Thankfully, in the Westminster form of Indian democracy, the President does not have powers to sign death-warrants, that too during long run-ups to elections. Beyond a point, even the Prime Minister, whatever the strength of his parliamentary majority, too does not have such inherent powers, though he or she may take political positions on the poll-eve – nothing more, nothing less!

Consulting Cabinet, party

PM Wickremesinghe has since stated his position on the issue of ‘death penalty’ – and is opposed to the same. It is still anybody’s guess if he or anyone else in the Government raised the issue in weekly Cabinet meetings since Sirisena flagged his position months ago – or, even informally with the President, otherwise.

If so, what was Sirisena’s reaction? If not, why not? The question is if Wickremesinghe too was waiting for Sirisena to go public with his signing the warrants of execution for four of the condemned prisoners, before making a political issue of the same, or sing the tune for ‘western liberals’ inside the country and outside to hear. As is known, not everyone in his party too need not (have to) back him on this score, both in terms of larger issues and/or in terms of constituency concerns.

Is it also because not only Wickremesinghe but also Mahinda R said that opposition to death-penalty was their ‘personal view’? Yet for popular leaders like them to peddle personal views without consulting their parties is just not on. It is more so, considering that they too have the presidential polls to face as parties, where incumbent Sirisena has declared his intention to seek a second term and has already sounded the bugle on one specific issue that he at least seems to hope, can split the voters – and in his favour.

 (The writer is Director, Chennai Chapter of the Observer Research Foundation, the multi-disciplinary Indian public-policy think-tank, headquartered in New Delhi. email: [email protected]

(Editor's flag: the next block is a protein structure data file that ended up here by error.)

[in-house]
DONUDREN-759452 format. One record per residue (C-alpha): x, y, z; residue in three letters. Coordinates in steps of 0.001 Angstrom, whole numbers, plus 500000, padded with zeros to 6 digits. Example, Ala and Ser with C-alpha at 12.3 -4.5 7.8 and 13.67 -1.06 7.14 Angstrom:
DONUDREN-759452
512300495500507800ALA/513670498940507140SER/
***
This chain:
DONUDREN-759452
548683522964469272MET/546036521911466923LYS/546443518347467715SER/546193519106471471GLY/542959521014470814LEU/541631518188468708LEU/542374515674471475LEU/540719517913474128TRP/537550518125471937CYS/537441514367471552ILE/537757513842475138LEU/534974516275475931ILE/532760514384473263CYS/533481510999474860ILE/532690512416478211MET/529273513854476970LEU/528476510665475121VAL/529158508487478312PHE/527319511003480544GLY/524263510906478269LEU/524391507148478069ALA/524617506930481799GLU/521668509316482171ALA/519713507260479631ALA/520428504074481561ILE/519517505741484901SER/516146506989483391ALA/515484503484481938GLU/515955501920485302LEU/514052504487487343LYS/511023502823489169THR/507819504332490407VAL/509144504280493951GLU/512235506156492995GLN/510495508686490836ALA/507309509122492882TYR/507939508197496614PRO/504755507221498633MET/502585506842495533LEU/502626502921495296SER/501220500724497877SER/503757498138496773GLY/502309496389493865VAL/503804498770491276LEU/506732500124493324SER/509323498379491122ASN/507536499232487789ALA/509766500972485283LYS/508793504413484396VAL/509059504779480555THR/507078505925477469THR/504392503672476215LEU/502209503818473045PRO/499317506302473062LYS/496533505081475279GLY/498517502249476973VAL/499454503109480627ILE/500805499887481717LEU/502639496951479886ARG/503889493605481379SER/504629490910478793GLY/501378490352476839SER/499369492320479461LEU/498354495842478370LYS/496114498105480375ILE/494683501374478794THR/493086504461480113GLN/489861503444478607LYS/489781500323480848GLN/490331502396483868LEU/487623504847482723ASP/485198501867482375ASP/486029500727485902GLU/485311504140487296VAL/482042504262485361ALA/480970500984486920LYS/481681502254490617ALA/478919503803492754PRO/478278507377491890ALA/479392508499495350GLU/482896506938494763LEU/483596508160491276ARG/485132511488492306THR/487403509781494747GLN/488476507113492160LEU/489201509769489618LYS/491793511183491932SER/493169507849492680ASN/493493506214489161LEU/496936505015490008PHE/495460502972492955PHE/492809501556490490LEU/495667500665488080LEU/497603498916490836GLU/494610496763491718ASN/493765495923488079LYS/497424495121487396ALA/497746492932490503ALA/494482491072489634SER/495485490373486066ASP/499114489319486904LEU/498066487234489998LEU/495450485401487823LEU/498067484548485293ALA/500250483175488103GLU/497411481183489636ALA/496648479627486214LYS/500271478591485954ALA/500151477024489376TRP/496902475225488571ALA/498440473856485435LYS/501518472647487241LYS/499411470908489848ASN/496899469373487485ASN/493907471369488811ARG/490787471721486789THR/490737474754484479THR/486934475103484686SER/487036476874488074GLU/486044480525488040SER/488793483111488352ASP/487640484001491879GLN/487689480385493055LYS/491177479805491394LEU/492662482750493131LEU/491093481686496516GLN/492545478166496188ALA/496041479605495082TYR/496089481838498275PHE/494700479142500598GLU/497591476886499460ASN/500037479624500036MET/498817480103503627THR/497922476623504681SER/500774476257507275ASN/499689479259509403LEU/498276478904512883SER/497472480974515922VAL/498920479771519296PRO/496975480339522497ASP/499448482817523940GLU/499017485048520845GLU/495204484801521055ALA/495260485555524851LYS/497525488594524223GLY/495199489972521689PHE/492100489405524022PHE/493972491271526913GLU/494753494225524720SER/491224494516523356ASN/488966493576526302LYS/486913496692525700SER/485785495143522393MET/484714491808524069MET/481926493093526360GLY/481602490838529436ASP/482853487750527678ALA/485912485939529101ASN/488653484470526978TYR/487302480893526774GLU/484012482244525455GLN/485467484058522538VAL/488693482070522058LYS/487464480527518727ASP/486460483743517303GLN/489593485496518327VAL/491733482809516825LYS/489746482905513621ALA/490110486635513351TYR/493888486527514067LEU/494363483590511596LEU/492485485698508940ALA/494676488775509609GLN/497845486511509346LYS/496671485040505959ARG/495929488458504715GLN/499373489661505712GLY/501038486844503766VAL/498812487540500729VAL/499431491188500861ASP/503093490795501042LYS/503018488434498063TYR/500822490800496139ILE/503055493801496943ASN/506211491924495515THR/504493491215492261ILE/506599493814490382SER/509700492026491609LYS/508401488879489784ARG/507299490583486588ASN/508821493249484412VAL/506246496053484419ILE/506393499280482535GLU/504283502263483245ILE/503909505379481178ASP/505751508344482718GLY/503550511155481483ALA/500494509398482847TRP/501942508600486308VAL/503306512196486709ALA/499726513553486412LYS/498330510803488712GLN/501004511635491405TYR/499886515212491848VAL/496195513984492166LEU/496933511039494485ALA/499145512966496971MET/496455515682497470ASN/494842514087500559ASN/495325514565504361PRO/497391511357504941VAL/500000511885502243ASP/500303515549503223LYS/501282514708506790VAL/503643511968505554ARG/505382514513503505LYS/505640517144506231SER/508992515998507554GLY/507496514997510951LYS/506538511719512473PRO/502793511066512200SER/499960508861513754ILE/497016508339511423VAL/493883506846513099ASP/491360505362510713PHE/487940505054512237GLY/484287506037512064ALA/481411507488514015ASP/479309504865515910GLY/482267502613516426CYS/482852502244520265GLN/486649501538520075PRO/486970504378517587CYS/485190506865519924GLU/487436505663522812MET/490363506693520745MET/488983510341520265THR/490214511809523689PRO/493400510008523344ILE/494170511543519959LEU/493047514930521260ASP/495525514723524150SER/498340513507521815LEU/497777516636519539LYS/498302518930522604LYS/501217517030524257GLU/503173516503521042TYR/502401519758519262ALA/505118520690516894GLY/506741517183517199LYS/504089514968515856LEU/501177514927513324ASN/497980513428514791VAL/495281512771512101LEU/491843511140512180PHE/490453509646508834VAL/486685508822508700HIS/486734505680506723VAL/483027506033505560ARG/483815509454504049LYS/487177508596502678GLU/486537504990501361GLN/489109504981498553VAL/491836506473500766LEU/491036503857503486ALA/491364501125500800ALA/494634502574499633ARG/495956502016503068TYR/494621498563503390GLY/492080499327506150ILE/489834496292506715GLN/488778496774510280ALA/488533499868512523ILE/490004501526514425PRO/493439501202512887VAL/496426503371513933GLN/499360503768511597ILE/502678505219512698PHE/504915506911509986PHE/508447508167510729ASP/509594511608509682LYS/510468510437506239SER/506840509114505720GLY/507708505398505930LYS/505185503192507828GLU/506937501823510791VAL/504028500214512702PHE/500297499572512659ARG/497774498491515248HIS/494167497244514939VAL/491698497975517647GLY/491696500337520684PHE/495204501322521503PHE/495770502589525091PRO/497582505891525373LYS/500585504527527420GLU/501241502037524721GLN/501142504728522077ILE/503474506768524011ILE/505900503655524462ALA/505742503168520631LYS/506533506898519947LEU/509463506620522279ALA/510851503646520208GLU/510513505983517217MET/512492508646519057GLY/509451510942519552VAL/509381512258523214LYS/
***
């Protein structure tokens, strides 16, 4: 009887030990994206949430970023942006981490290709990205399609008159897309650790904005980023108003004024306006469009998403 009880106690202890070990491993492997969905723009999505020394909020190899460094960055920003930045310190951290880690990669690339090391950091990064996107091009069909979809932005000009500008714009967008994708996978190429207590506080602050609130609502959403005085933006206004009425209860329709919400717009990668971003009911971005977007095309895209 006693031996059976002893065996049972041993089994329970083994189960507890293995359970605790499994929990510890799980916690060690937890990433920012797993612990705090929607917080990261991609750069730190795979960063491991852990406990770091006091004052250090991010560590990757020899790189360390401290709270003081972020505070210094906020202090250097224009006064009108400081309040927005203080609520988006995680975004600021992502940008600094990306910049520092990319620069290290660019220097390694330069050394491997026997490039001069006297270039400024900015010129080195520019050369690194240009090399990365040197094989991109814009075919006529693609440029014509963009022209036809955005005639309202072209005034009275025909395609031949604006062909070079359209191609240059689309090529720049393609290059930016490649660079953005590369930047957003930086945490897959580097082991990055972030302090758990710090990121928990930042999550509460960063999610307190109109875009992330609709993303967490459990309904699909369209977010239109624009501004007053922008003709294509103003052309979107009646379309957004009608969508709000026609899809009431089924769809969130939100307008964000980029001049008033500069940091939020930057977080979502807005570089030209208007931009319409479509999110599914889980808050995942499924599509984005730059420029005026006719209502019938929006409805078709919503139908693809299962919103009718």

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N Sathiya Moorthy is Senior Fellow and Director, ORF Chennai A double-graduate in Physics and Law, and with a journalism background, N. Sathiya Moorthy is at present Senior Fellow & Director of the Chennai Chapter of the Observer Research Foundation. Starting his journalism career in the Indian Express – now, the New Indian Express – at Thiruvananthapuram as a Staff Reporter in the late Seventies, Sathiya Moorthy worked as a Subeditor at the newspaper’s then sole publication centre in Kerala at Kochi. Sathiya Moorthy later worked in the Times of Deccan, Bangalore, and the Indian Express, Ahmedabad. Later, he worked as a Senior/Chief Sub at The Hindu, Chennai, and as News Editor, The Sunday Mail (Chennai edition). He has thus worked for most major English language national newspapers in the country, particularly with the advent of Tamil Nadu as the key decision maker in national politics demanding that all newspaper had a reporter in Chennai that they could not afford to have full-time. This period also saw Sathiya Moorthy working as Editor of Aside magazine, Chennai, and as Chief News Editor, Raj TV. In the new media of the day, he was contributing news-breaks and analyses to since its inception. Later, he worked as the Editorial Consultant/Chief News Editor of the trilingual Sri Lankan television group MTV, Shakti TV and Sirasa. Since 2002, Sathiya Moorthy has been the Honorary/full-time Director of the Chennai Chapter of the Observer Research Foundation. In the course of his job and out of personal interest, he has been studying India’s southern, Indian Ocean neighbours, namely Maldives and Sri Lanka, as well as the South Asian Association of Regional Cooperation (SAARC). He regularly writes on these subjects in traditional and web journals. He has also authored/edited books on Sri Lanka, and contributed chapters on India’s two immediate southern neighbours. His book on Maldives is waiting to happen. As part of his continuing efforts to update his knowledge and gain greater insights into the politics and the society in these two countries in particular, Sathiya Moorthy visits them frequently. Among other analytical work, he has been writing a weekly column for over 10 years in the Colombo-based Daily Mirror, first, and The Sunday Leader, since, for nearly 10 years, focusing mainly on Sri Lankan politics and internal dynamics, and at times on bilateral and multilateral relations of that nation. Expertise • Indian Politics, Elections, Public Affairs • Maldives • Sri Lanka • South Asia • Journalism and Mass Media Current Position(s) • Senior Fellow and Director, ORF Chennai Education • BGL, Madras University • BSc, Madurai University